From her days as a young hospital volunteer to her role today as a highly-experienced palliative care nurse, Liz Feil has found her calling in health care.
Liz is coming up on an amazing 40 years of nursing care at Grand River Hospital. She began her career at the former KW Hospital supporting patients in a wide range of programs.
When the Freeport Hospital’s health care village opened in 1990, she made the move and cared for patients with longer-term care needs.
Since 2002, Liz has provided care in the palliative care unit at the Freeport Campus. The unit supports patients who may have less than three months to live.
She welcomes getting to know her patients, and understanding their unique needs at life’s end.
Why did you become a nurse?
I think I always wanted to be a nurse. I was a "candy striper" volunteer when I was in high school. I went to Scott Pavilion once a week to feed a patient supper for four years.
An older sister graduated from the registered nursing assistant program at Freeport Hospital in the mid-1960s. I followed in her footsteps and graduated from Humber College’s registered nursing assistant (now registered practical nursing) program in 1980.
I returned home to Kitchener-Waterloo to work where I grew up.
In what areas of the hospital have you practiced?
I worked in Scott Pavilion from 1980 to 1984 caring for mostly elderly patients. In 1984 I transferred to orthopaedic surgery and worked there for six years.
Seeking a change it was suggested that I try Freeport Hospital as they had just renovated and opened up new wings. So in 1990 I made the move.
I worked on several different floors, all chronic care, before moving to palliative care in 2002. I’ve been here ever since.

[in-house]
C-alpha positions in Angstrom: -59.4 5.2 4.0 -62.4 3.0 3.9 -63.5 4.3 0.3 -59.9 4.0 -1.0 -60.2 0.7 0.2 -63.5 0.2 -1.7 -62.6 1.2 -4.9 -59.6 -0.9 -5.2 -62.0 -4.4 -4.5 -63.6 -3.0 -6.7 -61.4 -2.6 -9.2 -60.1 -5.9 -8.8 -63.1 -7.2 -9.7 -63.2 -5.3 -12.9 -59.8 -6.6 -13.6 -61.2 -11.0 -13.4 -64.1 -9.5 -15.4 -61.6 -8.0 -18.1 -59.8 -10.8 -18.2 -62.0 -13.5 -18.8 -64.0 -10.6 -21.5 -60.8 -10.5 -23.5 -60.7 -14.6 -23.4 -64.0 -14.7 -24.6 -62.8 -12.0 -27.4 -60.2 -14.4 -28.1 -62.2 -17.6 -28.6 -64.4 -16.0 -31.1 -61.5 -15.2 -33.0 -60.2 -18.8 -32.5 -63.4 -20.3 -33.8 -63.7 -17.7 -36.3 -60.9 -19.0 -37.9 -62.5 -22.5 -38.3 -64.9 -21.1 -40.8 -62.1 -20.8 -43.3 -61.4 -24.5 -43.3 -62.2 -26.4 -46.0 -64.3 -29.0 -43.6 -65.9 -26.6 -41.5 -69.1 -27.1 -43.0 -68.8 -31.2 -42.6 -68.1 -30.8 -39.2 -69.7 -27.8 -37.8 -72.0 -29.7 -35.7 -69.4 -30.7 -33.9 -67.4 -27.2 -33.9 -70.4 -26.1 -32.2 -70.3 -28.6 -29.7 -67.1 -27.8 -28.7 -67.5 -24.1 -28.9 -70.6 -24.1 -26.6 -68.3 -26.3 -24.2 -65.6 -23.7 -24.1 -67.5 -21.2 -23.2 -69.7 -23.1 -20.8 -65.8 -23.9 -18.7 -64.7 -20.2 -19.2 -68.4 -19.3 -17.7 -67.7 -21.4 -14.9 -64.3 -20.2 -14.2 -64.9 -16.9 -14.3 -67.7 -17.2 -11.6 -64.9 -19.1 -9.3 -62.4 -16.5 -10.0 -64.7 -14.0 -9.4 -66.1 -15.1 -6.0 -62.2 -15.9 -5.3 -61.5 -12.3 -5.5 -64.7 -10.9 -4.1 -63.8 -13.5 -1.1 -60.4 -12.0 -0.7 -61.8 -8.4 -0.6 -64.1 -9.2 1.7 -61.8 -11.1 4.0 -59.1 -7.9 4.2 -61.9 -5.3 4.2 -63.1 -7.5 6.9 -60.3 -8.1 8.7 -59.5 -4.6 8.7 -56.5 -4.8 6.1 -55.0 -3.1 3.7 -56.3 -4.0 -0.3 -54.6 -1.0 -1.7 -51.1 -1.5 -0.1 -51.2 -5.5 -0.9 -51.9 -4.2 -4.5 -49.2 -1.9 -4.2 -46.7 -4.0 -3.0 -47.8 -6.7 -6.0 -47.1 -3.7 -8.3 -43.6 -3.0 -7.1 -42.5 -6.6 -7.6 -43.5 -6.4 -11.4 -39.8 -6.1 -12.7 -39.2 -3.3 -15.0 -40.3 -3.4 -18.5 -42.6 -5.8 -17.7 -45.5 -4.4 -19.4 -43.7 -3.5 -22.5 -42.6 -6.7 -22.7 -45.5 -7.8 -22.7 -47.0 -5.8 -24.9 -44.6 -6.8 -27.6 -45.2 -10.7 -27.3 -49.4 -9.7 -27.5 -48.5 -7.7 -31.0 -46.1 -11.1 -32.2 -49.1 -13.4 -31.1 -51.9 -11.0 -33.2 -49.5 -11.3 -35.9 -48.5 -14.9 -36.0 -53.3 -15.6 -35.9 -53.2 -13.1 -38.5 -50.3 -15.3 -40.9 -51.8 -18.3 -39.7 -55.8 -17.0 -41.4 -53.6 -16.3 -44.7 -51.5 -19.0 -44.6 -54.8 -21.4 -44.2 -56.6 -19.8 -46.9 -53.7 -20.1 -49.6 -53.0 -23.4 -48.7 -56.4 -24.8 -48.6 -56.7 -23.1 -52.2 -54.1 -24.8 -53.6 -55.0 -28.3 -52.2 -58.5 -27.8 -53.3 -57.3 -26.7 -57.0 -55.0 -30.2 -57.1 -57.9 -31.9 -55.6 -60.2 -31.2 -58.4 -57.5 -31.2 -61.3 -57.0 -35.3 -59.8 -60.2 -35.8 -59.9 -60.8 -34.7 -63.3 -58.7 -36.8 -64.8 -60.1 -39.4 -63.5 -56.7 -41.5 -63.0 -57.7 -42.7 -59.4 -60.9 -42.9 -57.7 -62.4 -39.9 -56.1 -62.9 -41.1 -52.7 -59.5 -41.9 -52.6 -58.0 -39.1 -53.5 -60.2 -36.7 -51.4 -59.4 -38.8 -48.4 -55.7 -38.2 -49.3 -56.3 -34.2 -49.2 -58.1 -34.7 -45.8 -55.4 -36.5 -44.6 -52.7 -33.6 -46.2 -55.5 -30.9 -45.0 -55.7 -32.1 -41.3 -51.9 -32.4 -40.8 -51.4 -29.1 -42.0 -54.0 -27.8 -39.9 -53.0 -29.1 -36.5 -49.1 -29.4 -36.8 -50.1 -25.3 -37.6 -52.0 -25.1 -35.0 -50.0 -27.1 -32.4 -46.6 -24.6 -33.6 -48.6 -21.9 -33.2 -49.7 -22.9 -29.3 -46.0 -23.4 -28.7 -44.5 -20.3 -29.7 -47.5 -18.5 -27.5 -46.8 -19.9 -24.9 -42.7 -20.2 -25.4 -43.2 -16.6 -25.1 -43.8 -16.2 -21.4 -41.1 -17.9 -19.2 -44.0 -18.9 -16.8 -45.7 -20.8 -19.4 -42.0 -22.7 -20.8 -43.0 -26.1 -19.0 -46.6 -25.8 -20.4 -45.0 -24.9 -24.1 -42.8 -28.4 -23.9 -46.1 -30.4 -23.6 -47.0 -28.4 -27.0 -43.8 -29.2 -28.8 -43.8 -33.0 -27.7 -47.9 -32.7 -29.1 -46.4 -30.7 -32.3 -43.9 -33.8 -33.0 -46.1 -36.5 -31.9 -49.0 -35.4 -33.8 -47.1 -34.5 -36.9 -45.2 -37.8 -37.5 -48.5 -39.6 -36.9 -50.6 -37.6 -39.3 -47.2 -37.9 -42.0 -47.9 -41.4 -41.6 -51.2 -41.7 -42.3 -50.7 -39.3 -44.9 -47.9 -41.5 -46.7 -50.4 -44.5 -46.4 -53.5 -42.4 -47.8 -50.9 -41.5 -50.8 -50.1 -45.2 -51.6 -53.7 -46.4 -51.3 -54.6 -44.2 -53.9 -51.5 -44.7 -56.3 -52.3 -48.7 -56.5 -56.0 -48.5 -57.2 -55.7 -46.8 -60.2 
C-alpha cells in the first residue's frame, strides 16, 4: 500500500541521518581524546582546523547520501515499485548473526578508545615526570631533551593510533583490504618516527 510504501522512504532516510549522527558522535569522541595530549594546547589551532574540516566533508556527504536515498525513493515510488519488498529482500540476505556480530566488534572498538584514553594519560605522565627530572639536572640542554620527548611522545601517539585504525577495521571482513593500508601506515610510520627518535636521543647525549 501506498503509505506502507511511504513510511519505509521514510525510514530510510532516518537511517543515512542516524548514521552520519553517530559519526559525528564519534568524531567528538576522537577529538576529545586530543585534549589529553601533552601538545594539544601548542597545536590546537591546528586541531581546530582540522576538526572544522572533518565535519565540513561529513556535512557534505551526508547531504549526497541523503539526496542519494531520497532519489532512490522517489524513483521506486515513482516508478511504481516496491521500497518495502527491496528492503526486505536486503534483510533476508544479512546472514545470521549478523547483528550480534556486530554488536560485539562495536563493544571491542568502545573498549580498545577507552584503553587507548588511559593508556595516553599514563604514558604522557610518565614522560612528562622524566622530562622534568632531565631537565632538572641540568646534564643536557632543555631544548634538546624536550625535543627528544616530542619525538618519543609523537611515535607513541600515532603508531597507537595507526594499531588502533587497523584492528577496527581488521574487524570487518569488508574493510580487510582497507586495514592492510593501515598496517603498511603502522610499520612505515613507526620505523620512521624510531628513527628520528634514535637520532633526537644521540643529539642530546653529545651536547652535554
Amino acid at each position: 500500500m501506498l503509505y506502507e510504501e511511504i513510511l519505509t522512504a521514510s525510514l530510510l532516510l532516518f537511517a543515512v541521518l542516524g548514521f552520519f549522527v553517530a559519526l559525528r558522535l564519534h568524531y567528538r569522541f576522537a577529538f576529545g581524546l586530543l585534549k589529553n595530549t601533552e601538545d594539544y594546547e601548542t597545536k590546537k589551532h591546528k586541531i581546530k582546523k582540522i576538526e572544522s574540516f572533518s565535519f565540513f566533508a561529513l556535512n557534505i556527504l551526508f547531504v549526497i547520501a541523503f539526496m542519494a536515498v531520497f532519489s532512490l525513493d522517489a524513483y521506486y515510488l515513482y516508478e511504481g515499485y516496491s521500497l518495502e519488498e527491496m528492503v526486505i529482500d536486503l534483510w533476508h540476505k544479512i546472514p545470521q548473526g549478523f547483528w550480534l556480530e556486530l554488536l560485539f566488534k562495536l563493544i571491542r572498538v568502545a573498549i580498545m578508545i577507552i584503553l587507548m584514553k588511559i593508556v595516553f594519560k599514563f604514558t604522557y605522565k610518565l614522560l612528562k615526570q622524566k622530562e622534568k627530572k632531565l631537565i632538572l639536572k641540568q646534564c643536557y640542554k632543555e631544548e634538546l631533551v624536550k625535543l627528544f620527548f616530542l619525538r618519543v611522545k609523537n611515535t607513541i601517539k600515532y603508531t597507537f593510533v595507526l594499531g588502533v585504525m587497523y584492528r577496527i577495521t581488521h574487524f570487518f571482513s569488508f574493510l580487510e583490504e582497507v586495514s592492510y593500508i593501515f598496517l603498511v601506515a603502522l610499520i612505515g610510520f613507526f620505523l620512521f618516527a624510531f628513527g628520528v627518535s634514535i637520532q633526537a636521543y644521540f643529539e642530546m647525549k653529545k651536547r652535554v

What do you enjoy about palliative care nursing?
I think I always liked palliative nursing. Even on orthopaedics, I got the most satisfaction caring for those with bone cancer or other illnesses. I love caring and doing the best I can for my patients.
What’s the most challenging part about palliative care nursing, and how do you approach it?
Each patient is complex and different, as are their family members. What works for one will not necessarily work for the other.
They all come to the hospice palliative care unit in a different "place"- some already in midst of their grief process. Others are so far away from it.
The biggest challenge is to recognize this and try to figure out how best to help them in their transition to their end of life by collaborating and using the resources we have available to us and to them. Providing comfort is necessary in all aspects of their care.
What keeps you motivated through your fourth decade in nursing?
I love going to information lunches, evening events and conferences. There you can meet fellow nurses with whom you network and bring back new tactics and information.
I always come back with the satisfactory feeling that in my 38 full time nursing years, I am in the right place for me.